Nearly 20 years after the Cool Britannia cultural invasion of America, the transatlantic sway continues.
Britishisms are everywhere, writes – or complains, to be more precise – Alex Williams in the New York Times.
Call it Anglocreep. Call it annoying. Snippets of British vernacular – ‘cheers’ as a thank you, ‘brilliant’ as an affirmative, ‘loo’ as a bathroom – that were until recently as rare as steak and kidney pie on these shores are cropping up in the daily speech of Americans (particularly, New Yorkers) of the taste-making set who often have no more direct tie to Britain than an affinity for Downton Abbey.
Williams is not alone in detecting the upsurge. Similar trends have been detected by British newspapers the Guardian, the Telegraph, as well as in the online BBC News Magazine, which ran a followup with readers’ picks of the 30 most common Britishisms in use in the US.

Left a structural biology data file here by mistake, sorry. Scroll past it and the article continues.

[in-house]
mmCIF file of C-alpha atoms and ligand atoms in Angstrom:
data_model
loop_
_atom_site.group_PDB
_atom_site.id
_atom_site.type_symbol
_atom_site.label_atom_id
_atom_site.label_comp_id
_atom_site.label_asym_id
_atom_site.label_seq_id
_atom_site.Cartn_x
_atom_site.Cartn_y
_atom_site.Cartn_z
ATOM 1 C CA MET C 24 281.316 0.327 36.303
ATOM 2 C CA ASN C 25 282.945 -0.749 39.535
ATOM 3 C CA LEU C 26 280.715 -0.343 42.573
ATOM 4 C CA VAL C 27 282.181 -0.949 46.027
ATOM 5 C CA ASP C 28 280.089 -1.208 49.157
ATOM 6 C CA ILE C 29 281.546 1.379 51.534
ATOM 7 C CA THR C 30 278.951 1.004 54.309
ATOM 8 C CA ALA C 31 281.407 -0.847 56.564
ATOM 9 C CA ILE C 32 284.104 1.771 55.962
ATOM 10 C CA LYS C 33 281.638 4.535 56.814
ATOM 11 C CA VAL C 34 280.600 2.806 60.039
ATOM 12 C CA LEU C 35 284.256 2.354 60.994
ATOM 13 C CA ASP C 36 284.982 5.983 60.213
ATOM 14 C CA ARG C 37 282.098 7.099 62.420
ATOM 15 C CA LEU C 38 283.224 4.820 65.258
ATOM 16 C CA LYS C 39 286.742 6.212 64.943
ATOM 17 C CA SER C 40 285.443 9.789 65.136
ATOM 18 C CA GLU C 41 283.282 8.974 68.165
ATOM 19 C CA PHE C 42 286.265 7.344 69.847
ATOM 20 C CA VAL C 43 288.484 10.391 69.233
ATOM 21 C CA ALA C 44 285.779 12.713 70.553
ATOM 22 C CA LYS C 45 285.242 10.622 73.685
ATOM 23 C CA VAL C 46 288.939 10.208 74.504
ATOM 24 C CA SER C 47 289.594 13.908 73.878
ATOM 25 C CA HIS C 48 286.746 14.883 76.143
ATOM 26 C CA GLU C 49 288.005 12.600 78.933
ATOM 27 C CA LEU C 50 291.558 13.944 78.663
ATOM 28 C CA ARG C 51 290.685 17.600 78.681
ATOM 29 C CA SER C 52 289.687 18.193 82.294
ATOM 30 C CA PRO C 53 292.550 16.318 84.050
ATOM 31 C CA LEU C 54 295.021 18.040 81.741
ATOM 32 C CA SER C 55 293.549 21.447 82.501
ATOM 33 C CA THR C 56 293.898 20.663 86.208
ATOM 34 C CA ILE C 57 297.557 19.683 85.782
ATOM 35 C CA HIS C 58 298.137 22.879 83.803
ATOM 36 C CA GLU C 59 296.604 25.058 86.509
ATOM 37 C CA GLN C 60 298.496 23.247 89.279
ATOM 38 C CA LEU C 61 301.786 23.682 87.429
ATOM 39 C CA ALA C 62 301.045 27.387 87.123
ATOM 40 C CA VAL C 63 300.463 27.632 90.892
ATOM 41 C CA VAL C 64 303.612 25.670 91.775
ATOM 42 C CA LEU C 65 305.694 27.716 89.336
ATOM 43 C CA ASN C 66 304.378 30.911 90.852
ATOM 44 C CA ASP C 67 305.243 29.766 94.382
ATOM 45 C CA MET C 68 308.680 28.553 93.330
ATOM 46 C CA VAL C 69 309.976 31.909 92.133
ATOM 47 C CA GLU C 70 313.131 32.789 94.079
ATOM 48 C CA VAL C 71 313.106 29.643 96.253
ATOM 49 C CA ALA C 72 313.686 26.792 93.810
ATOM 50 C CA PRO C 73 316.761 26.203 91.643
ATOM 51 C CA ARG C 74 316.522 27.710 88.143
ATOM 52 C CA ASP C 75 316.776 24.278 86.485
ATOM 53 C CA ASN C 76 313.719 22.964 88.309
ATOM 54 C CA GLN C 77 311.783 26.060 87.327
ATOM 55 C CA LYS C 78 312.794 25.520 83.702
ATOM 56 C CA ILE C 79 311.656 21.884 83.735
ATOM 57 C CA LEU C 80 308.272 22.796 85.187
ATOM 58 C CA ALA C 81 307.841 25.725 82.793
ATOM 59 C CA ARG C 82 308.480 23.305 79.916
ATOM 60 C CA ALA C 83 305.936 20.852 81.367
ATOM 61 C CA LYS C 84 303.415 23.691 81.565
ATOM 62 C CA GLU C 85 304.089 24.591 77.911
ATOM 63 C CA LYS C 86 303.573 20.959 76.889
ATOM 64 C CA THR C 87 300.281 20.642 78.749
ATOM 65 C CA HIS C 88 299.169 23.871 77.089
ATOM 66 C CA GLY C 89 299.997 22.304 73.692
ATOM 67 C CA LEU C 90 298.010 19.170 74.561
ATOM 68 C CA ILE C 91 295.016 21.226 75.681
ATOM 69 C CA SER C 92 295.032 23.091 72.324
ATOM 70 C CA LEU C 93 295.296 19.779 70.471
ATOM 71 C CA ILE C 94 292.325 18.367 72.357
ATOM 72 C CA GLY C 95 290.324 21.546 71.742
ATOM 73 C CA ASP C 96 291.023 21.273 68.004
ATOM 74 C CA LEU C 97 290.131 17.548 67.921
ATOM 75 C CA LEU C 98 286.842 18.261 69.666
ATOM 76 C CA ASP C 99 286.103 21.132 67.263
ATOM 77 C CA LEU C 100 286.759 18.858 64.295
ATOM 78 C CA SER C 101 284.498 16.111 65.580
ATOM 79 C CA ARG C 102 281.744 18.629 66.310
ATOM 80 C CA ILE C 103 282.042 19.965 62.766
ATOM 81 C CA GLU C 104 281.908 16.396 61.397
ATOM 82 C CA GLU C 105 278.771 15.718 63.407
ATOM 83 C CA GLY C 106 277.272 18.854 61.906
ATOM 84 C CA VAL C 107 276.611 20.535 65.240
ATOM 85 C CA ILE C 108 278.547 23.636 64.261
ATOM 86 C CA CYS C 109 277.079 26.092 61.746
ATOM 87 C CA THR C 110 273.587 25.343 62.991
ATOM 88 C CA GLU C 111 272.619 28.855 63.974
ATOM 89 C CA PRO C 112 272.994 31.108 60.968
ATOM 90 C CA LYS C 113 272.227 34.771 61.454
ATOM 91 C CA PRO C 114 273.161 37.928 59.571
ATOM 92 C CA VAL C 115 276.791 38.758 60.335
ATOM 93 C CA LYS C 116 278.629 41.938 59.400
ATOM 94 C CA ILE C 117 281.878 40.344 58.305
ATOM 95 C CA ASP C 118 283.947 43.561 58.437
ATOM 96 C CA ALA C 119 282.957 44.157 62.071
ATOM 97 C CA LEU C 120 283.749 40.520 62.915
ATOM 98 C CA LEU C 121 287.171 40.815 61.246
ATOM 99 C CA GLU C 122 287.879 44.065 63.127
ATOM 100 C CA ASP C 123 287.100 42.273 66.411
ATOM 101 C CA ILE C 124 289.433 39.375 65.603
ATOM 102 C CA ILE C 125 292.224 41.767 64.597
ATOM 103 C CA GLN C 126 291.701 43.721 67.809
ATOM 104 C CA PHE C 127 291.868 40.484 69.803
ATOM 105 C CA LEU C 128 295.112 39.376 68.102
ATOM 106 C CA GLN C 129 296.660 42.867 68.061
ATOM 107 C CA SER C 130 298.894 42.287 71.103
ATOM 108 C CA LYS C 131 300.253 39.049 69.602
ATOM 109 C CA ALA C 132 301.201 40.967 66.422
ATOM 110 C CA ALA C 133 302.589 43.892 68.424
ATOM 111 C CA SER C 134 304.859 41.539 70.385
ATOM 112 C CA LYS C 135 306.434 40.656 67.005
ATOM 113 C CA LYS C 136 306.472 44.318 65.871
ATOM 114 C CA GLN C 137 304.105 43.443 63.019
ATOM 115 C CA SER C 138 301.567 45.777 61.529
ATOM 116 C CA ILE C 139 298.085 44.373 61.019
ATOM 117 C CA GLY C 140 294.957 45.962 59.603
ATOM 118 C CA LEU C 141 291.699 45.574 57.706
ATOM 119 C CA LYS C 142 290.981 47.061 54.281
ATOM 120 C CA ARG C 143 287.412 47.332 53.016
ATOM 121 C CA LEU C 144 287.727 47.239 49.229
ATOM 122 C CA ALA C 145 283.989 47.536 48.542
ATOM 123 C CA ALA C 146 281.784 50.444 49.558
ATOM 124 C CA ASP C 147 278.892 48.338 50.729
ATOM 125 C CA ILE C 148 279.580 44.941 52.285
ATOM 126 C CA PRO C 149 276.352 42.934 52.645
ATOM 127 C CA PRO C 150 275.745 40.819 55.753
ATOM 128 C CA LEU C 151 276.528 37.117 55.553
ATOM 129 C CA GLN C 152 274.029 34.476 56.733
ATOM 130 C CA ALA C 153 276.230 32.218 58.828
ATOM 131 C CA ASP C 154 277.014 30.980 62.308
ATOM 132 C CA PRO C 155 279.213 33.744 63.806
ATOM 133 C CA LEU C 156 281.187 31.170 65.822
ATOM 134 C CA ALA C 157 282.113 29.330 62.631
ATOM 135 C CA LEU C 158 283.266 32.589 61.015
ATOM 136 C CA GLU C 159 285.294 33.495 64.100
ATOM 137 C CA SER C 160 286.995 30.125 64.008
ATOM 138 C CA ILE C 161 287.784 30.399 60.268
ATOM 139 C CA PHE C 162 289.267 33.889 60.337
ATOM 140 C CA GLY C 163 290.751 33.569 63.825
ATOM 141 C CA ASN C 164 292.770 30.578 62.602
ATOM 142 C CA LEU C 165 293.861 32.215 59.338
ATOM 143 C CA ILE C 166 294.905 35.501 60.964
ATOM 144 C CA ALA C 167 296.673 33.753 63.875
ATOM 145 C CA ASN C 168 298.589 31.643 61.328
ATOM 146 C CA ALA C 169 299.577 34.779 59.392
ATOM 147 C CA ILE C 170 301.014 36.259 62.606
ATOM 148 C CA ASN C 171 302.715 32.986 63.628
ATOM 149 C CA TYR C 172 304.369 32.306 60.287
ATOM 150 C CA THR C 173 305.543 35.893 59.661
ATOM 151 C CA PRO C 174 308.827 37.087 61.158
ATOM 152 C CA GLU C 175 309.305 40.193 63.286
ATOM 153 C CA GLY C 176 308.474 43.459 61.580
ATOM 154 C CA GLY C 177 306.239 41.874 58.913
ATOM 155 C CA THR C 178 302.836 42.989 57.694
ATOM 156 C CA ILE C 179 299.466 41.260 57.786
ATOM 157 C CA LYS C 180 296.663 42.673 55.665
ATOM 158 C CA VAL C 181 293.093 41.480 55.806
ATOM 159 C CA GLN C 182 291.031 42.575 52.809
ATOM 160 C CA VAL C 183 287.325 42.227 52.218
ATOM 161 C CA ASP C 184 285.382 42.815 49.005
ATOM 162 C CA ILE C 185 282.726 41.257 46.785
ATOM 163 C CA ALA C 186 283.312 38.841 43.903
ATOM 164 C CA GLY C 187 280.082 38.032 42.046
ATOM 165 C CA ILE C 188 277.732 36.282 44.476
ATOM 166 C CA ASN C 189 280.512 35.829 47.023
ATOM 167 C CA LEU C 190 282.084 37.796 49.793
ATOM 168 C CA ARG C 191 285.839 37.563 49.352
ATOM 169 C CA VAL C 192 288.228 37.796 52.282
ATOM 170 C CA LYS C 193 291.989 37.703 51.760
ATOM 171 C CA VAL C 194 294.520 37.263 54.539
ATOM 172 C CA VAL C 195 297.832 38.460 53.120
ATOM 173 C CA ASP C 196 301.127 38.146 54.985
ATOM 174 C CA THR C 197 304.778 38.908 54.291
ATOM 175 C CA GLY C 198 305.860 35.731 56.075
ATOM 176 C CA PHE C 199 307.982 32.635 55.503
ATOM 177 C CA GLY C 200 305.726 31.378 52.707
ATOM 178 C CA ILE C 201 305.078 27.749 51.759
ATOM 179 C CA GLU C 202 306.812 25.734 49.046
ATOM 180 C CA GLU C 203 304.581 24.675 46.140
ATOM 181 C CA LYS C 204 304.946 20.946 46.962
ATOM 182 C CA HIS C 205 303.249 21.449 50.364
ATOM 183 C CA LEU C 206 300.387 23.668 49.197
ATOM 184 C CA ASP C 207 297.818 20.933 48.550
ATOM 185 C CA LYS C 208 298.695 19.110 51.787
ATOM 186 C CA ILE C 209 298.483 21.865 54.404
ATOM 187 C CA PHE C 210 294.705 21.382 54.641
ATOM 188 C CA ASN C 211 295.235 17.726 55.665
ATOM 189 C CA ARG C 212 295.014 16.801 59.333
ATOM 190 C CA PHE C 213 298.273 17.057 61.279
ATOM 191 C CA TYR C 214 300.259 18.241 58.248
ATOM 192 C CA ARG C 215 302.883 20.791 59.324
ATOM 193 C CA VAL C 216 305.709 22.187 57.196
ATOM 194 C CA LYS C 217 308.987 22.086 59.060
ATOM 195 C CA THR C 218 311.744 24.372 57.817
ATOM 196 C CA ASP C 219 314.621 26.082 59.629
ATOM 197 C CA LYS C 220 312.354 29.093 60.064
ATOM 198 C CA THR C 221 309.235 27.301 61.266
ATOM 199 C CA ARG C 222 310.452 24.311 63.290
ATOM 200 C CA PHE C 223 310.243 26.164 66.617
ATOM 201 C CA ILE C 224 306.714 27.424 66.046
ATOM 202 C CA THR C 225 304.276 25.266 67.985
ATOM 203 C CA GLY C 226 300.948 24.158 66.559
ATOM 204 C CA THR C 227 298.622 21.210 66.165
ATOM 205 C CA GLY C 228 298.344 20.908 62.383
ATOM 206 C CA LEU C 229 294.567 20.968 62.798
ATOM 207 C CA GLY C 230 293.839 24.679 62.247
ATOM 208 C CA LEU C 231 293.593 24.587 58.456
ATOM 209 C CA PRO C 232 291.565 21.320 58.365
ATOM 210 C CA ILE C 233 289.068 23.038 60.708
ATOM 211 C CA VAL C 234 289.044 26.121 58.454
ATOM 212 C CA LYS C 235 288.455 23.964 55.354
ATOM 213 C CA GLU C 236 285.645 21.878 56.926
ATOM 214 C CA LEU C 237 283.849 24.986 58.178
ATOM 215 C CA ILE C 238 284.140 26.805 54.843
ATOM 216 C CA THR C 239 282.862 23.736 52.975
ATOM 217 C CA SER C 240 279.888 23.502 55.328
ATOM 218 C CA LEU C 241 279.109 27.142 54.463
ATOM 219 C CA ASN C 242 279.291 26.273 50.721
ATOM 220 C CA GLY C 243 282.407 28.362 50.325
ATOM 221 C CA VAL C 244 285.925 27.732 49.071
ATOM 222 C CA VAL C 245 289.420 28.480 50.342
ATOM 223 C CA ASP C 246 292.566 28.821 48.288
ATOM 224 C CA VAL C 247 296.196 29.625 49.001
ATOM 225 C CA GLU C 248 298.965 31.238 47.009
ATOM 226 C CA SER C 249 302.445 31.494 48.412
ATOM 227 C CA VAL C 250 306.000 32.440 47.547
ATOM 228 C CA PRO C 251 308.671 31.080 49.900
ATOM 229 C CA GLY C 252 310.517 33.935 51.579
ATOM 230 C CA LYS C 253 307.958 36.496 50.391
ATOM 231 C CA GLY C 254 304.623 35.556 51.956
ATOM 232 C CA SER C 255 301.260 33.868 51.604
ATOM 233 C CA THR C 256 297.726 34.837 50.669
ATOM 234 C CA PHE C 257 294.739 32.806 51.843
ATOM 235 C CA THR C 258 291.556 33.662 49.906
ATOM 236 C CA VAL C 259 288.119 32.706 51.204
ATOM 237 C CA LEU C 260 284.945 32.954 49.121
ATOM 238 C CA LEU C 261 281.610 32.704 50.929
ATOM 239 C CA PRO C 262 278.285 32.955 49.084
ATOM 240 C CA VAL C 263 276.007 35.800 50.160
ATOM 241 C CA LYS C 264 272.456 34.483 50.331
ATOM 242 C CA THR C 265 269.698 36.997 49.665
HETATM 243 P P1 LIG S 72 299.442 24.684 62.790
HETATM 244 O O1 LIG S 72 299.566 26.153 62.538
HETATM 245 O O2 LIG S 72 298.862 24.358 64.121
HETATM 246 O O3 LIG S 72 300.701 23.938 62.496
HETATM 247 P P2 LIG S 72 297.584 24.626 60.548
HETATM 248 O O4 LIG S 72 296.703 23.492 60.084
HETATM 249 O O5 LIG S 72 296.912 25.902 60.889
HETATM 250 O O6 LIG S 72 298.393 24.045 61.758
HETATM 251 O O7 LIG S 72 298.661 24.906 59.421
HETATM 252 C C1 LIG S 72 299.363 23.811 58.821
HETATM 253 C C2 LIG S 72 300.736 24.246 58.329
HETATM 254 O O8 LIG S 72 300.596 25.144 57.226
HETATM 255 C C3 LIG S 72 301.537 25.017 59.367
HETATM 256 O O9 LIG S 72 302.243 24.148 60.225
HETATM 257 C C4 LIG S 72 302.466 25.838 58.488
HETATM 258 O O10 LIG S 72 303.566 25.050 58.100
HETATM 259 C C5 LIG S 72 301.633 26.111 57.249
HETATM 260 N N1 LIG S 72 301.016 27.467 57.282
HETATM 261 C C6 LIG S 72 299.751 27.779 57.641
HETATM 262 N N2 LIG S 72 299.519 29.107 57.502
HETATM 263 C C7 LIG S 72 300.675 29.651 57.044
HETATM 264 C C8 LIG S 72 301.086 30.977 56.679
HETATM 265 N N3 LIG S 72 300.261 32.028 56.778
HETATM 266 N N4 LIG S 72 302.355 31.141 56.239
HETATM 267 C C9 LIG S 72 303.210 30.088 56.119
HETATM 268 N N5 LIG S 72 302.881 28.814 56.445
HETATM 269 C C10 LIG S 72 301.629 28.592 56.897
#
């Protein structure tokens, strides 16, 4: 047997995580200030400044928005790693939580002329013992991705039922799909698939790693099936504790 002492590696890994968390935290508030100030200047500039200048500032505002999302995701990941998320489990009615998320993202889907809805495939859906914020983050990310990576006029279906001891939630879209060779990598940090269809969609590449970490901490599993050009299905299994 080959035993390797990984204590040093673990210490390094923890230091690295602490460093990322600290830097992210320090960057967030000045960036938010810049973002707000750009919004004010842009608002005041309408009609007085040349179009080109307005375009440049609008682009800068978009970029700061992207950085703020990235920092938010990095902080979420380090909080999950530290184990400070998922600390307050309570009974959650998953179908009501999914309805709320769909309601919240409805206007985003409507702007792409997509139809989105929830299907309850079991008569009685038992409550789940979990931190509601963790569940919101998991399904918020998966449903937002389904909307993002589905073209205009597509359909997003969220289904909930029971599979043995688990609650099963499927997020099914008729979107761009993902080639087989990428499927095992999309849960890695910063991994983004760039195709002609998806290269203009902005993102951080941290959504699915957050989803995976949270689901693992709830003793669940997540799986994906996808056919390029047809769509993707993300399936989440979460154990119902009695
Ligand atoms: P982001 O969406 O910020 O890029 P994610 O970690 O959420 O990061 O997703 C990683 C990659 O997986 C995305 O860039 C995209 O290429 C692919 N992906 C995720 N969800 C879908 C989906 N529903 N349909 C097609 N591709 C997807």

The use of British verbal imports is acceptable if there is “no direct American equivalent”, Jesse Sheidlower, the US-born editor at large of the Oxford English Dictionary, tells the NY Times.
So “twee” is OK. But “loo” is a no-no: “If you say that, you’re just being pretentious.”
And beware the shifts in meaning. Such as with “chat up”, a helpful British linguist tells Williams. “It means ‘flirting with intention to bed’ here, but is used in the US to mean ‘talk to’.”
Ah. That explains a lot.